Challenges of the Budget 2023-2024
The annual National Budget arguably is the most prominent reflection of the government’s perception of the state of the economy and the main short-to-medium-term economic challenges it is facing. The Budget is then seen as an indication of the way the government seeks to respond to those challenges.
From my perspective, I see the FY2024 Budget facing 4 key challenges: a) Restoring Macroeconomic Stability; b) the Challenge of Revenue Mobilisation; c) Prudent Financing of the Budget Deficit; d) Protecting Social Sector Spending.
A. Restoring Macroeconomic Stability
Few would debate the contention that restoring macroeconomic stability is the foremost and immediate policy challenge facing Bangladesh today. This challenge emerged last fiscal year at around the time when the FY2023 Budget was adopted. The record shows that the FY2023 Budget failed to anticipate the depth of the macroeconomic crisis and ended up without securing any sustained progress with macroeconomic stability.
Inflationary pressures that showed its ugly head since April 2023 spiked at 9.5% in August 2022 and has remained roughly unchanged at 9.24% in May 2023. Blaming this sustained inflationary spike on global inflation and the Ukraine War is politically convenient but not entirely based on facts. While the origins of the domestic inflationary pressures lay in those external sources, they have been sustained for so long owing to the absence of adequate demand management policies.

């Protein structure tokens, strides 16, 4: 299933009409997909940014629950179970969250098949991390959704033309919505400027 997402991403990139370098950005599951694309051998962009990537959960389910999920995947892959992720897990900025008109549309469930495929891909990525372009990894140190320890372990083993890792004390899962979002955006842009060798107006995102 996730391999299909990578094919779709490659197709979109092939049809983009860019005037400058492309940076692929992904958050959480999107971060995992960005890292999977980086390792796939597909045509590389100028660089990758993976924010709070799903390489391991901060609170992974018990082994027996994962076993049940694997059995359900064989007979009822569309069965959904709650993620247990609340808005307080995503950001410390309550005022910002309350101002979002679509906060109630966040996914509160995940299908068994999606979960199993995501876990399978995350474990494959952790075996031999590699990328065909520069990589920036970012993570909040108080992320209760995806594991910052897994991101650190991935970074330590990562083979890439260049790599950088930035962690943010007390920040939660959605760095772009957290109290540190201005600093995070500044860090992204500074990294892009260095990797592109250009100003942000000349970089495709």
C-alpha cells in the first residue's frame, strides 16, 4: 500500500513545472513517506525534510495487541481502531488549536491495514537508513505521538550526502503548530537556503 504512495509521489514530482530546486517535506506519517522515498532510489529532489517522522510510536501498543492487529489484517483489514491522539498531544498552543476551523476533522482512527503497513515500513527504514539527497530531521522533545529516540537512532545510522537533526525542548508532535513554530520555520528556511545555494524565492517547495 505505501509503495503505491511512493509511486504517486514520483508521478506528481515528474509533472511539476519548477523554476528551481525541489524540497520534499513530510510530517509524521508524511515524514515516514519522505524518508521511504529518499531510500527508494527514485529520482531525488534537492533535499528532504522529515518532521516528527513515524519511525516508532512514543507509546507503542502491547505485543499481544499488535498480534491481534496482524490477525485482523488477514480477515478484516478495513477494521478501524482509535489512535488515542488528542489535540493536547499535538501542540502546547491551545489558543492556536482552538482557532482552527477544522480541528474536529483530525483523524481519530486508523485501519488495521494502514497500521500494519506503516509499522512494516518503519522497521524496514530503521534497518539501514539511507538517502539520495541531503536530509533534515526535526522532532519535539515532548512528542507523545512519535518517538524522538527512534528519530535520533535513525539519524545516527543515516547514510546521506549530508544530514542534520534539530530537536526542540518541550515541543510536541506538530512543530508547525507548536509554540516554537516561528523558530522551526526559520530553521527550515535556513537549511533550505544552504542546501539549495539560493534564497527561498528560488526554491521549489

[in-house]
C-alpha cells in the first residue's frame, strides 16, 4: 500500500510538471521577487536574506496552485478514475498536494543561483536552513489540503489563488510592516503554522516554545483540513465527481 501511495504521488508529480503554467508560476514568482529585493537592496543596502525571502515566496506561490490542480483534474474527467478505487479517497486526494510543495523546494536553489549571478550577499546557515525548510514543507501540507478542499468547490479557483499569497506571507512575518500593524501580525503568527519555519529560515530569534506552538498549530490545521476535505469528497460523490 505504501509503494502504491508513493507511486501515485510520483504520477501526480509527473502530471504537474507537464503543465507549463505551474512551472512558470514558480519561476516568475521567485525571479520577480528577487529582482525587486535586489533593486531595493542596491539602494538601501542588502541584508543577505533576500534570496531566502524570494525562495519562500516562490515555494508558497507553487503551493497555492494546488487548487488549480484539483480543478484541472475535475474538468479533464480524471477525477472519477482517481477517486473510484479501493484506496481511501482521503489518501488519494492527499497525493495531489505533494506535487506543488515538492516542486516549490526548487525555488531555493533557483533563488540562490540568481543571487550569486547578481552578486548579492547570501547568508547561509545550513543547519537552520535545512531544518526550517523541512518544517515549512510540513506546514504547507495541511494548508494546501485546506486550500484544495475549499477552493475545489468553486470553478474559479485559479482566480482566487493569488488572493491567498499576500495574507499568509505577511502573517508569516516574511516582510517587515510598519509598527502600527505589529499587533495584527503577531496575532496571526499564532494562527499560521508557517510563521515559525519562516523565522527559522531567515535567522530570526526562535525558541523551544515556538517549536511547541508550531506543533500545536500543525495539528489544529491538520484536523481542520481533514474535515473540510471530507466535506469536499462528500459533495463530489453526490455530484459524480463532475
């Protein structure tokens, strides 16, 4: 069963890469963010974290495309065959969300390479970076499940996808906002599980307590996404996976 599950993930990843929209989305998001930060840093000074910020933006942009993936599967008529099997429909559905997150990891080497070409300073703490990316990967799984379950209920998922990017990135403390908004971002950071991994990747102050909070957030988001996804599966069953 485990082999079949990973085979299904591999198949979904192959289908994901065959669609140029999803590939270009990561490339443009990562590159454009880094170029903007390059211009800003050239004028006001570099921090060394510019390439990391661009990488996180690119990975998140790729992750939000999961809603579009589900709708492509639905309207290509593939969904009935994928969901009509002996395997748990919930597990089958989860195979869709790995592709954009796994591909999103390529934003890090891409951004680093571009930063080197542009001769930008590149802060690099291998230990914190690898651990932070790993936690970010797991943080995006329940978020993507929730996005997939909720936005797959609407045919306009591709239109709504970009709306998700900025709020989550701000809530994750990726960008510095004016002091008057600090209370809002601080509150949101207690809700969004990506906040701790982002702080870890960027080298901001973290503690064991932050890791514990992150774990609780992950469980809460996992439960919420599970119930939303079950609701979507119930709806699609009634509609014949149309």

Evidence shows that countries that adopted demand reduction policies through hikes in interest rates have all succeeded in reducing inflation substantially. For example, inflation decelerated by 65% in Thailand, falling from 7.7% in June 2022 to 2.7% in April 2023. In USA inflation plunged to 4.9% in April 2023, down 46% from its peak of 9.1% in June 2022. In EU, inflation came down to 7% in April 2023, declining by 34% from its peak of 10.6% in October 2022. In India inflation fell by 40% between April 2022 (7.8%) and April 2023 (4.7%). In Vietnam inflation rate spike has been successfully curbed and contained in the 2−3% range.
The pressure on the balance of payments was lowered substantially by reducing imports through higher tariffs and a range of import control measures. But as imports fell and the current account balance improved, the flip side was a substantial slowdown in GDP growth, which is now estimated at 6% for FY2023 as compared with 7.1% in FY2022 and the Budget target of 7.5%. Global experience shows that import controls can at best be a temporary measure and not a sustainable way to manage the balance of payments.
Additionally, these measures could not prevent a substantial worsening of the capital account as foreign direct investment did not expand as projected, short-term trade credit dried up and MLT credit also slowed down. Furthermore, there is evidence of significant capital flight. The signal value of import and exchange controls was highly negative for FDI, suppliers of trade credit, and the confidence of private investors.